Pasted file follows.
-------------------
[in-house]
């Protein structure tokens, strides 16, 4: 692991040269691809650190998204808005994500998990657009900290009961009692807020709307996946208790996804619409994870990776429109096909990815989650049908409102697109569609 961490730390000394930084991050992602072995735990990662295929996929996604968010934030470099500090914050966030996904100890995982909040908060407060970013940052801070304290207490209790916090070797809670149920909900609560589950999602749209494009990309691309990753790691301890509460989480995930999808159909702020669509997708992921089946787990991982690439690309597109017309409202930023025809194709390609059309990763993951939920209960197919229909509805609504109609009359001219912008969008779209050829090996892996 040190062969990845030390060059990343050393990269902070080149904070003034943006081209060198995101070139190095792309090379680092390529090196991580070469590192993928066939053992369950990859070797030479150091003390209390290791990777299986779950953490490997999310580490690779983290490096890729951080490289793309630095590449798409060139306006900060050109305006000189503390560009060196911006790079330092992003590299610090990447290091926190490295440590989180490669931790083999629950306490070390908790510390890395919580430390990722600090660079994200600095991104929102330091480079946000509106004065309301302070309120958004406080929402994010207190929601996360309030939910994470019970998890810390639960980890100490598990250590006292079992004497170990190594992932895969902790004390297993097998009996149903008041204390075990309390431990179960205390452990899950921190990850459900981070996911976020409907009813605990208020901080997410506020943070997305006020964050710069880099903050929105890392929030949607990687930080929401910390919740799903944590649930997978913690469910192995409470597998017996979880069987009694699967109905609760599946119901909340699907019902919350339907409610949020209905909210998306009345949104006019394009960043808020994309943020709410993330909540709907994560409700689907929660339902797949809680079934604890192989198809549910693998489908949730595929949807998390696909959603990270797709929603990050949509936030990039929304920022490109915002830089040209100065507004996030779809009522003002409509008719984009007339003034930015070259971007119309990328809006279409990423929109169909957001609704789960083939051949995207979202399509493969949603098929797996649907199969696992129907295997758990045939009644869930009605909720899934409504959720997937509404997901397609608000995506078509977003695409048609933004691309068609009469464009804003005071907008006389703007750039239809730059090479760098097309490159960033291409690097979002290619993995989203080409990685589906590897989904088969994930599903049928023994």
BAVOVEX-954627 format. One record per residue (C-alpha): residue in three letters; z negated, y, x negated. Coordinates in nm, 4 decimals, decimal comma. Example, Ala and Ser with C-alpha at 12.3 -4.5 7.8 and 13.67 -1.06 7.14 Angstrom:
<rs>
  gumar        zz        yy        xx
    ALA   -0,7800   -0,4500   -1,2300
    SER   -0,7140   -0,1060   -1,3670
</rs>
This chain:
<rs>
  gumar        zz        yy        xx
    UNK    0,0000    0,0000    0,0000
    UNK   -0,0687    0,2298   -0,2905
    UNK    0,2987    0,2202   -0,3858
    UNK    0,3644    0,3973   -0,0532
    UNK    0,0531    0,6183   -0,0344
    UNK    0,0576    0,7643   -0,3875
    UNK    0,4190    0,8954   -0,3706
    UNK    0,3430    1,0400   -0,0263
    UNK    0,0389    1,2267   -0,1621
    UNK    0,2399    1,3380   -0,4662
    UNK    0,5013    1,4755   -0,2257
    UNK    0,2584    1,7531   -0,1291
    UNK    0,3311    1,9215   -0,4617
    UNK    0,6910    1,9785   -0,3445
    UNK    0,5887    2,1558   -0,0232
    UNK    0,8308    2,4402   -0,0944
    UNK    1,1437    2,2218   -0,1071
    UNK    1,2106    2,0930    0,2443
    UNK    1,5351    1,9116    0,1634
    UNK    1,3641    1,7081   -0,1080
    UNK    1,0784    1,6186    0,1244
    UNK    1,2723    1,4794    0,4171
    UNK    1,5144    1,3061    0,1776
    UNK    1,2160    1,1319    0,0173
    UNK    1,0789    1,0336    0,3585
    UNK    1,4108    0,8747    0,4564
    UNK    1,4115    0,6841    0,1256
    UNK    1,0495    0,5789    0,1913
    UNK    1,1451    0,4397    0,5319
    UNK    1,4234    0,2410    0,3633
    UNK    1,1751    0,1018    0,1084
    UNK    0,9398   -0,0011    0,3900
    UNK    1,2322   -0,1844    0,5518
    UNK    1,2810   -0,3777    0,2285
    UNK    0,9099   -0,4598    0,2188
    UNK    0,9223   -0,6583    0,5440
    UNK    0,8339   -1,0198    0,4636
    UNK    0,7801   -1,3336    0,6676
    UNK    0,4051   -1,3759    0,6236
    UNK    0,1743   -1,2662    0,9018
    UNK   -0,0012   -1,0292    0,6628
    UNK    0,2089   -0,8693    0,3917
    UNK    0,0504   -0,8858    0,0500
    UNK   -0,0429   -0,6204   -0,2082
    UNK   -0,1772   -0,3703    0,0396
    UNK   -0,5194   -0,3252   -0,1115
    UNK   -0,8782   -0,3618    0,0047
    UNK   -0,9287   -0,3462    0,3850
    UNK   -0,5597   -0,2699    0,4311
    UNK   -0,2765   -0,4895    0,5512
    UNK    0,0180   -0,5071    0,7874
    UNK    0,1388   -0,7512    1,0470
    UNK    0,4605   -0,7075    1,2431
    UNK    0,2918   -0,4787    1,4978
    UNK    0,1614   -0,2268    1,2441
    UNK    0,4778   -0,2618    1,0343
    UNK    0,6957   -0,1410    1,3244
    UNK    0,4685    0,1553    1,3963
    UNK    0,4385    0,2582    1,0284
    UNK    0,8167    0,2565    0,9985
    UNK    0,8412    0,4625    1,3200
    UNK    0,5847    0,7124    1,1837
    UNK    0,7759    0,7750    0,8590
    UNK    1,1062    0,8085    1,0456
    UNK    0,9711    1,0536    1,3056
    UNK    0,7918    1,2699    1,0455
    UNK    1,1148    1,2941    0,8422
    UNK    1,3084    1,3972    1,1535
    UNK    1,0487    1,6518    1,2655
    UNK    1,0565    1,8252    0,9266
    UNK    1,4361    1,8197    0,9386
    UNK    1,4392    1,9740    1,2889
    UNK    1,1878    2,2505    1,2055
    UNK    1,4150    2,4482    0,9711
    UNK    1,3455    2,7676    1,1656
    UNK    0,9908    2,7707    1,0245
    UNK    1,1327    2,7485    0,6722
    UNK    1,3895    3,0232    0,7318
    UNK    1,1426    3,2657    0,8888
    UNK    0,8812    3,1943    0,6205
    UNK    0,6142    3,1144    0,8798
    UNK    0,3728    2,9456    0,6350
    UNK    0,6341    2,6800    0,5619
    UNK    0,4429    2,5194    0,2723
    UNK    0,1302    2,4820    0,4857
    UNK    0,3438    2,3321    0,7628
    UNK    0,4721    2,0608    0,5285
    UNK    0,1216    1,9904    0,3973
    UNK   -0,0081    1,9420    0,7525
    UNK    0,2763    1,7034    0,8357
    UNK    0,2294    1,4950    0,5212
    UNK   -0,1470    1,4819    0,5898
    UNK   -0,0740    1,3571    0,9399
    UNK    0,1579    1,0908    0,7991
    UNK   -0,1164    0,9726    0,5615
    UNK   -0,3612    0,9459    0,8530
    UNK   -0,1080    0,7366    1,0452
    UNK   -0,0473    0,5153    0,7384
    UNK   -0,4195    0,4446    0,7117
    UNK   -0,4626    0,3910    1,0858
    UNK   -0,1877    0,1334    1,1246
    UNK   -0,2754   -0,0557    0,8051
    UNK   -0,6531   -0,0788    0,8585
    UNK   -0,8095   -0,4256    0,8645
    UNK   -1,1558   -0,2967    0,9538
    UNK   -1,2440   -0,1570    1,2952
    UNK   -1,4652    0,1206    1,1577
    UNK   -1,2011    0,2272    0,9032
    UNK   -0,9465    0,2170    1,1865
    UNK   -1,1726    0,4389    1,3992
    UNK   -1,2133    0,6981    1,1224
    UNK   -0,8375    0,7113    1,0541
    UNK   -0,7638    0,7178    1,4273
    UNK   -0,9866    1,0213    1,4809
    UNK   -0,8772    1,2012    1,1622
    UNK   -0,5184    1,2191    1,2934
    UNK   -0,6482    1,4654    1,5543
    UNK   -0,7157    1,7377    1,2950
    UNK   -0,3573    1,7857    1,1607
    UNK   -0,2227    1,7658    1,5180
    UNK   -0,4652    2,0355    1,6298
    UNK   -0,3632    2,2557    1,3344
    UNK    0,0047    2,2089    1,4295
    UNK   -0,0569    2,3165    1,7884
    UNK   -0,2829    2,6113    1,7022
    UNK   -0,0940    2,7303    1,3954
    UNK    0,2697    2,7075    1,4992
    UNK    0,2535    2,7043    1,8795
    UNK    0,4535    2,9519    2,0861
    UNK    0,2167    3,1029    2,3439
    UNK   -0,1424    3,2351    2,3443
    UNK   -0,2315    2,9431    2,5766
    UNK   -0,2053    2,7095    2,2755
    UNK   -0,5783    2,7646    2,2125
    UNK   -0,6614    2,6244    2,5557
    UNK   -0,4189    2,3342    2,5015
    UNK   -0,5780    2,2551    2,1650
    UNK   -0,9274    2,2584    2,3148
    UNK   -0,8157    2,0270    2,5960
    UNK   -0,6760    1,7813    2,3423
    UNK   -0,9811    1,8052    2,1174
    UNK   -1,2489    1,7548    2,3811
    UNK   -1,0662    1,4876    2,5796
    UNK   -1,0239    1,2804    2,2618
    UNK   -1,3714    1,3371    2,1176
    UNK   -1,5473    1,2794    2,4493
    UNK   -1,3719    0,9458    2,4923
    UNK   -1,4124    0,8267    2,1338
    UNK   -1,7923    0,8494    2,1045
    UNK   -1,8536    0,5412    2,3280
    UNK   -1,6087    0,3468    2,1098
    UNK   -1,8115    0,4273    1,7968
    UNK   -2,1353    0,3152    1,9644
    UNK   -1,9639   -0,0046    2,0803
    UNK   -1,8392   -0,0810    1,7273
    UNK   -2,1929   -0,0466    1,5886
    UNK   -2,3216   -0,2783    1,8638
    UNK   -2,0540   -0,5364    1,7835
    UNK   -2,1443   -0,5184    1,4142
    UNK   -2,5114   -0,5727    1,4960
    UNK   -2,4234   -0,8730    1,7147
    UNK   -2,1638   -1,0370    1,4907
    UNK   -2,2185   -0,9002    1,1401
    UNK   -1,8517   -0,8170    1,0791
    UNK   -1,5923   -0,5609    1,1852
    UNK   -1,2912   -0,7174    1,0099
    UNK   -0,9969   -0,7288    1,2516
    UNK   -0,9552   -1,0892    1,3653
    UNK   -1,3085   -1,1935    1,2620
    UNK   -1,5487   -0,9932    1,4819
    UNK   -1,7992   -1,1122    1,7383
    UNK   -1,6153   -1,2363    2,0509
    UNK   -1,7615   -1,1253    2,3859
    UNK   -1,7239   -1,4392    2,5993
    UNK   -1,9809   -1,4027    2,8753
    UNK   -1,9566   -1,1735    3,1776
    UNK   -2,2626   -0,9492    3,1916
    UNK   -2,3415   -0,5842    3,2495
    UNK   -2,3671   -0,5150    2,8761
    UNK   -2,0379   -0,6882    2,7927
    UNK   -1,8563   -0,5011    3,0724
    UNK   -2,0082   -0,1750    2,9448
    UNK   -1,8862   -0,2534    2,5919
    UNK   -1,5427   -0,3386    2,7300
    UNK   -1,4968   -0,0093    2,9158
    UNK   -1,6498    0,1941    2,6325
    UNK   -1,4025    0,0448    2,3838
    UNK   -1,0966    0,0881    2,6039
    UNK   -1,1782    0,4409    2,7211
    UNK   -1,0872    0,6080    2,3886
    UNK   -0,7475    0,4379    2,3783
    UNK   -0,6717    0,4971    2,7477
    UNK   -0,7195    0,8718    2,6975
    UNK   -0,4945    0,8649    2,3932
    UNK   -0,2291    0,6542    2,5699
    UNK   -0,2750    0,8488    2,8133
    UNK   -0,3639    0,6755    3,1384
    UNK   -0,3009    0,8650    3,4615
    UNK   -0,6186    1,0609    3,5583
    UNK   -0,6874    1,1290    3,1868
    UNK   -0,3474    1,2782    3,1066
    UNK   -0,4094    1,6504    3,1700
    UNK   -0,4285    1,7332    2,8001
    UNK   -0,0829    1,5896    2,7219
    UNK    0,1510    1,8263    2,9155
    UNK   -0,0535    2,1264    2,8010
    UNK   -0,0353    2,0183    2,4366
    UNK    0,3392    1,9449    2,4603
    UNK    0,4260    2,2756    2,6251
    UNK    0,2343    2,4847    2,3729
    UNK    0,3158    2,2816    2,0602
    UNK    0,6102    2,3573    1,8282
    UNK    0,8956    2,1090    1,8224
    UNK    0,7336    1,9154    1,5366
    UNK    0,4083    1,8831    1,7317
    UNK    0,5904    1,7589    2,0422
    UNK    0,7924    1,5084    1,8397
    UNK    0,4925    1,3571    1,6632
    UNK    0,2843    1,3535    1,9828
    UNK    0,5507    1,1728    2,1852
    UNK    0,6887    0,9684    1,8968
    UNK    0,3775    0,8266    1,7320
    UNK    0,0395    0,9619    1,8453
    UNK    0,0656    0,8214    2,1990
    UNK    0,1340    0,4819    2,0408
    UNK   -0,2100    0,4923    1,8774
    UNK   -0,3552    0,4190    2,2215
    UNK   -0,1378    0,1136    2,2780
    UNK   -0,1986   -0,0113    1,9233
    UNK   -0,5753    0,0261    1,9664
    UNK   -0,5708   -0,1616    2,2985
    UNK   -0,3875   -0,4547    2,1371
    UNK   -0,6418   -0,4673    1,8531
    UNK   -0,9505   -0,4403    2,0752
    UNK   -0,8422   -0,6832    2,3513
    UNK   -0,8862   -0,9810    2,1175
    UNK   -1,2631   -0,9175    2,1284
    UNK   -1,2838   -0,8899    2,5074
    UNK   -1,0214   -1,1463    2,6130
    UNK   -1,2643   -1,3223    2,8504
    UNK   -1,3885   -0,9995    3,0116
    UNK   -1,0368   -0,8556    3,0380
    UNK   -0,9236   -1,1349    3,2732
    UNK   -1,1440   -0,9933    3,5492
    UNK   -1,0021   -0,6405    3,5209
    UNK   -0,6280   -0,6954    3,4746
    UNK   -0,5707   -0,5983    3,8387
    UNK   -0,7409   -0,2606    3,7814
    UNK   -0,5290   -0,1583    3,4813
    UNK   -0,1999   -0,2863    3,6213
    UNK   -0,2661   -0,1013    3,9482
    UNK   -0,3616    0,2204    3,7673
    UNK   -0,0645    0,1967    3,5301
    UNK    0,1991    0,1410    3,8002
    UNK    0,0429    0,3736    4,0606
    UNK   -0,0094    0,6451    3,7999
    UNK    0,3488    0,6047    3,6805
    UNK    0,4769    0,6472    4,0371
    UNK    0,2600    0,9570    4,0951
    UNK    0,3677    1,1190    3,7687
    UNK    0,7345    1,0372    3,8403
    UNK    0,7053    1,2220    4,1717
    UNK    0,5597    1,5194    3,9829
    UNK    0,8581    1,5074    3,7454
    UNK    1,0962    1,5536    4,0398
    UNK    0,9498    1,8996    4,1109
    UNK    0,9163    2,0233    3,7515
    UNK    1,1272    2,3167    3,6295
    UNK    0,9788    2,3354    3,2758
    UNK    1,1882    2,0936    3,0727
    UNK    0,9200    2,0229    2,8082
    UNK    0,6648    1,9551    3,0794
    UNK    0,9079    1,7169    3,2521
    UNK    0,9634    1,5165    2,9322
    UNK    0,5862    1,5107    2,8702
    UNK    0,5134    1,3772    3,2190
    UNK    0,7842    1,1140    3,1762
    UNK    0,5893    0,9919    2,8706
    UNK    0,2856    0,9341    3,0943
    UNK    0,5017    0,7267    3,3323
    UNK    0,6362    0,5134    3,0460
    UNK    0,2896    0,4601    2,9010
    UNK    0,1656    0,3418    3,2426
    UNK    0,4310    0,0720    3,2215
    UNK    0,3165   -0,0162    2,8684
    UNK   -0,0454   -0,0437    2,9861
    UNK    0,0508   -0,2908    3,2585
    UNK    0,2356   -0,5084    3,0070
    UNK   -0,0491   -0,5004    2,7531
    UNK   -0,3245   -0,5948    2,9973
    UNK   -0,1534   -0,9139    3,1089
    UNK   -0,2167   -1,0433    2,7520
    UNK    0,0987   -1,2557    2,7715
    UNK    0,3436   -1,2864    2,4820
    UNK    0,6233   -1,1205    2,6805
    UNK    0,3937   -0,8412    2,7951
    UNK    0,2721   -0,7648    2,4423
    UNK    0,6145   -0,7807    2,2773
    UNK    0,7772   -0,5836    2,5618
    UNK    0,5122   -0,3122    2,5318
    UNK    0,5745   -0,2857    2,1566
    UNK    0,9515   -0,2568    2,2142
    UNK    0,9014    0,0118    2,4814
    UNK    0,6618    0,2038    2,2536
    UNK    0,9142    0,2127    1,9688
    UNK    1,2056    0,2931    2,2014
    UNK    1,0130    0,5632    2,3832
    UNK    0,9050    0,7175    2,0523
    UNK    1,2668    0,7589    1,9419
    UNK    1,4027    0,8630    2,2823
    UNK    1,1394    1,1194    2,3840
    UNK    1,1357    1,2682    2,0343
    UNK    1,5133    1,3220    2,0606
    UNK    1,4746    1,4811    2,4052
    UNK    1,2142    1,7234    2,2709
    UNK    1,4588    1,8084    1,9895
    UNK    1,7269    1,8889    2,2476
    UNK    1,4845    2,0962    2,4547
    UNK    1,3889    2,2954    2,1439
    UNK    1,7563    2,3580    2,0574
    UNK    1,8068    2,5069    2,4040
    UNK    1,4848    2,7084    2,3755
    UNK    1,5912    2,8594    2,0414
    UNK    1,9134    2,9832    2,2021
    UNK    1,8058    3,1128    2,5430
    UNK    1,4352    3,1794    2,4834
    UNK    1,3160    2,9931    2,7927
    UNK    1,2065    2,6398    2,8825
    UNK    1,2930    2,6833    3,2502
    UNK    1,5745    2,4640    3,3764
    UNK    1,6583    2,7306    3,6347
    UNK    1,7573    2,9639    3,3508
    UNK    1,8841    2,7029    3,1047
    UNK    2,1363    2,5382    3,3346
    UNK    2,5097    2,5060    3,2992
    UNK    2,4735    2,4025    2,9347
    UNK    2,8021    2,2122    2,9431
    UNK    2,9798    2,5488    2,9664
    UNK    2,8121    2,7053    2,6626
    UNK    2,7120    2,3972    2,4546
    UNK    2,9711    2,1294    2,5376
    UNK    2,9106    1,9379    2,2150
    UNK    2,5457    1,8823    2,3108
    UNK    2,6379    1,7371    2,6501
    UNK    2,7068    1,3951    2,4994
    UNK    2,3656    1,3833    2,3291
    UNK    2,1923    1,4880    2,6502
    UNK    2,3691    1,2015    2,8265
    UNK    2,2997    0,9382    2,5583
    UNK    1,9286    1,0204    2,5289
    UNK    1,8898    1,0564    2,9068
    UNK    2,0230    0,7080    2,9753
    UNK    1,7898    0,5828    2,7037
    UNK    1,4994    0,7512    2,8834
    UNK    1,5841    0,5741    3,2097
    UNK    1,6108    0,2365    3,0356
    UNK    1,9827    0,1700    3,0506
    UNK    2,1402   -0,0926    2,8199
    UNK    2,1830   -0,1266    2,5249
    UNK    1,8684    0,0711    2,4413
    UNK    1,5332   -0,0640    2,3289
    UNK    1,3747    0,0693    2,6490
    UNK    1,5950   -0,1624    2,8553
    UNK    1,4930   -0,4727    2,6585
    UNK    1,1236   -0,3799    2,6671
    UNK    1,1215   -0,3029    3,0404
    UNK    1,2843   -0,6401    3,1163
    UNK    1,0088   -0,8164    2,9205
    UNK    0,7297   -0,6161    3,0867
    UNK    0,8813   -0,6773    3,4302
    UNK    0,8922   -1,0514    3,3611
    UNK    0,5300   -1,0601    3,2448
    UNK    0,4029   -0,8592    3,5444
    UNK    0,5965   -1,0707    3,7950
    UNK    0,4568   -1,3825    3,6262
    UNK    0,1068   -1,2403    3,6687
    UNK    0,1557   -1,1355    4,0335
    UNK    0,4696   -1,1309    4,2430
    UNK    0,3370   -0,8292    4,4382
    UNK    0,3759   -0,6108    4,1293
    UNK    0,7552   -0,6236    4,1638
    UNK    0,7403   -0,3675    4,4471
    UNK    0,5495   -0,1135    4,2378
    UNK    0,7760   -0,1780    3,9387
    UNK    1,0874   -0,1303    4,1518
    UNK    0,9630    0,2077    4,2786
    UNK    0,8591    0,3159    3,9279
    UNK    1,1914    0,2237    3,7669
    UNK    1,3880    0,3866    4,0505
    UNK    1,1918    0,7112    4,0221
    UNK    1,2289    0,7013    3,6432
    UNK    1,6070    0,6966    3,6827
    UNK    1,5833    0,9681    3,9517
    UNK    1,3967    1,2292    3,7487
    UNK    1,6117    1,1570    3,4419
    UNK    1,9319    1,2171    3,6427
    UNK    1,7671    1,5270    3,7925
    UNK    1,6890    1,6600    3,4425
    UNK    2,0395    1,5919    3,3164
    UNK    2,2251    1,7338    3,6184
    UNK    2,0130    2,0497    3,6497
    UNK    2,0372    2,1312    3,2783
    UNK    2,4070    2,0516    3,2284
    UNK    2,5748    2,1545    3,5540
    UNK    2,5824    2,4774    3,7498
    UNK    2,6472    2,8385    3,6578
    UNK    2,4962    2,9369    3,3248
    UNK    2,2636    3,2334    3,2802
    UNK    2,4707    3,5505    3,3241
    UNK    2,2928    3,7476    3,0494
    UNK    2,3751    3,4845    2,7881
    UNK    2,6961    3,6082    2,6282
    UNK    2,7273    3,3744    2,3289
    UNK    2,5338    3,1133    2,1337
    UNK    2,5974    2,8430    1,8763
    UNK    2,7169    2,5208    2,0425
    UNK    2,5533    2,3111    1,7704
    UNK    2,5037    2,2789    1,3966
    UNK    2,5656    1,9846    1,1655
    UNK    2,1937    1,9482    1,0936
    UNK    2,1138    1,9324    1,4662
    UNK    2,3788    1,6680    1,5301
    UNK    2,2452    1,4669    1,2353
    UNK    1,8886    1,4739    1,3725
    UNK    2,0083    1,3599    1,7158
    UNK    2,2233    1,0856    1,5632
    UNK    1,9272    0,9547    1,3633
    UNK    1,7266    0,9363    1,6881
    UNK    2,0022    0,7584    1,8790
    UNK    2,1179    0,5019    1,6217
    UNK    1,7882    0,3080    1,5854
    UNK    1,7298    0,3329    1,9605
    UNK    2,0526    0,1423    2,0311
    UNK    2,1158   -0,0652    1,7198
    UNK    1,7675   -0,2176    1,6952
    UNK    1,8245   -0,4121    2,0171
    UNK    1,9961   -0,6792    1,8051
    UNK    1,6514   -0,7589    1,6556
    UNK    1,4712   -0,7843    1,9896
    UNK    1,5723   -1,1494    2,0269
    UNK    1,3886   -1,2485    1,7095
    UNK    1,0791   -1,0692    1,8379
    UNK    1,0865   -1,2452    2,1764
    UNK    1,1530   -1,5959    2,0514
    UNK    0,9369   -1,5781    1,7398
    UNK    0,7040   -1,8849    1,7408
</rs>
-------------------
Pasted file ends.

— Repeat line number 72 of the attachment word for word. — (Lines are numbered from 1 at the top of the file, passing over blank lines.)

    UNK    0,8412    0,4625    1,3200